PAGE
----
If a cat develops herpesvirus or has a flareup, always be sure to consult a veterinarian as needed, as symptoms can sometimes be severe, especially in cats with other respiratory issues, in cats who are geriatric, or in cats who are in any way immunocompromised. Depending on the severity and progression of the virus, some cats will require antibiotics to clear infection. For congestion, cats can be given children's nasal decongestant drops, but of course this should first be discussed with a veterinarian. Another way to relieve congestion is through the use of humidity, such as from a humidifier, or by spending time in a steamy bathroom. Other potential treatments might include eye drops, lysine, and finding ways to reduce stress for the affected cat. If you have a cat with herpesvirus, do be sure to discuss with your veterinarian the proper treatment, and also recommendations for helping prevent future flareups.
Good review of those treats. Too bad Evan didn't like them. That is a good drawing of Pip. He is our LG's boyfriend, so she will be excited to see him. You all have a great day.
I know it's debated as to whether or not lysine helps with herpesvirus, but Carmine and Lita have been on it for years, and it really seems to help them have fewer flare-ups (they haven't had any in years!). I tried these treats with the babies some years back, and neither one of them would eat them. Carmine usually loves treats, but Lita is really picky. I wonder if they could make them more appealing to cats somehow... Thanks for sharing your review with us!
Maybe Evan didn't like the treats because he knew they were something that was good for him. We sometimes turn our noses up to stuff that is supposed to help us. :)
Great review, that is too bad Evan didn't want to eat them though. I bet your ferals would benefit from them. I adopted polar Bear as a stray and he had the herpes when I adopted him. It rarely lets up and when it gets very bad, he gets the antibiotic shot. I love the art you made for Ann and vice versa. :) Great tips too.
Incredibly good write-up on the feline herpes virus! I have a kittie with FHV, which mostly expresses in her left eye. We've only had one flair-up that was serious, and it took us months of antivirals to get it back under control. I watch it very carefully now, and she has done well since then.
One thing to keep in mind with Lysine and diabetic kitties (like my TK,) is that it does have an impact on blood sugars. One study found that
"Lysine ingested with glucose dramatically attenuated [reduced the effect of,] the glucose-stimulated glucose response, but there was no change in insulin response."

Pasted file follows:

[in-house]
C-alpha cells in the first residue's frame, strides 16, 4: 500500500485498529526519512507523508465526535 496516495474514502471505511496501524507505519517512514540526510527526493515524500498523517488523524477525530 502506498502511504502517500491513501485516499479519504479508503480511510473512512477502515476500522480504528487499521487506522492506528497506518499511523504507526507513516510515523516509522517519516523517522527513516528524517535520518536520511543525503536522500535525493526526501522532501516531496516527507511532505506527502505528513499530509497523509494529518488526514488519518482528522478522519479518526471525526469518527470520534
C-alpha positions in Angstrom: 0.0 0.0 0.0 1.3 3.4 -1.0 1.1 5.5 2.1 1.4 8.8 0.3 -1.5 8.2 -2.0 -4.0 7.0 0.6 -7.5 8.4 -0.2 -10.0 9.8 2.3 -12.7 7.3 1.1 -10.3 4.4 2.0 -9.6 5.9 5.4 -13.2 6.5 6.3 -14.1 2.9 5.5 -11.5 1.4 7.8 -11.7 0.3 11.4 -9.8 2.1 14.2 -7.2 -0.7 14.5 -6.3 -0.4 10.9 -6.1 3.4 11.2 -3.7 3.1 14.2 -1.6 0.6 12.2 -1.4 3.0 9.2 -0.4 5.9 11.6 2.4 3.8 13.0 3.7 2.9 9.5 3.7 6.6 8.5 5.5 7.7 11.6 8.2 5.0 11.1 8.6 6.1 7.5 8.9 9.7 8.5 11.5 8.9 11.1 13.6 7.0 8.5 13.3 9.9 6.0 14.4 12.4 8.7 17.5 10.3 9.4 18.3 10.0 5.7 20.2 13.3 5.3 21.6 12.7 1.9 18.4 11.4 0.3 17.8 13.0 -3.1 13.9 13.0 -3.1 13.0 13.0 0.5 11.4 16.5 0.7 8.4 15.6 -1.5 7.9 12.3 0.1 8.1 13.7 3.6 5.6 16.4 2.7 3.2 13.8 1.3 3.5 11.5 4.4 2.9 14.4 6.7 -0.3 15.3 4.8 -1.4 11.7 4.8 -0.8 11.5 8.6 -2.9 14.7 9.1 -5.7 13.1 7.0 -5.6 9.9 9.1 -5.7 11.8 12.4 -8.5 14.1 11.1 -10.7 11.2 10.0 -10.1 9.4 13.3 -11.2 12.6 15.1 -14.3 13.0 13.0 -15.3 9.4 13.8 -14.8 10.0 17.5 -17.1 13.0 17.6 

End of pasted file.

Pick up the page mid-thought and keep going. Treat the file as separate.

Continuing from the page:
If you are starting your diabetic kitties on Lysine, you will want to monitor their blood-sugar for a period to make sure that you don't cause insulin shock.
Finally, we love our Pip magnet. Your artwork is amazing, and has somehow captured his goofy-self perfectly. Thank you for that!
Our outside cat Sweetie always has runny eyes, and she has these sneezing fits. It's probably herpesvirus, now that I've done some investigation upon reading your post. I stopped all L-lysine awhile back, upon hearing that it may not be making any difference, but I think I'll ease it back in again, if only to see if Sweetie's eyes get less watery.
This reminds me of the pill pockets we got for Ellie. The first time, she gobbled them down (I gave her a couple ... only one with a pill inside that she got last ... which she ate) ... but I guess she caught on and refused to eat them again. Ugh.
That's a beautiful picture of you and Rosie. By the way, you are just as talented as Ann ... the only difference is in the form it takes.
These look interesting. I definitely have the issue of feeding things to Beau that are good for him... he's pretty picky about it. Sometimes I have to hide it in his regular food.
Sorry your crew didn't like the treats :( I guess they figure treats that are supposed to be good for you must not be tasty!
TW didn't order these cos she knew I wouldn't like them. Were they like the soft, gummy type? I'll only eat the kibble-like hard treats. Too bad Evan didn't like them either.
Except lysine doesn't do what they claim it does. https://www.researchgate.net/publication/284165356_Lysine_supplementation_is_not_effective_for_the_prevention_or_treatment_of_feline_herpesvirus_1_infection_in_cats_A_systematic_review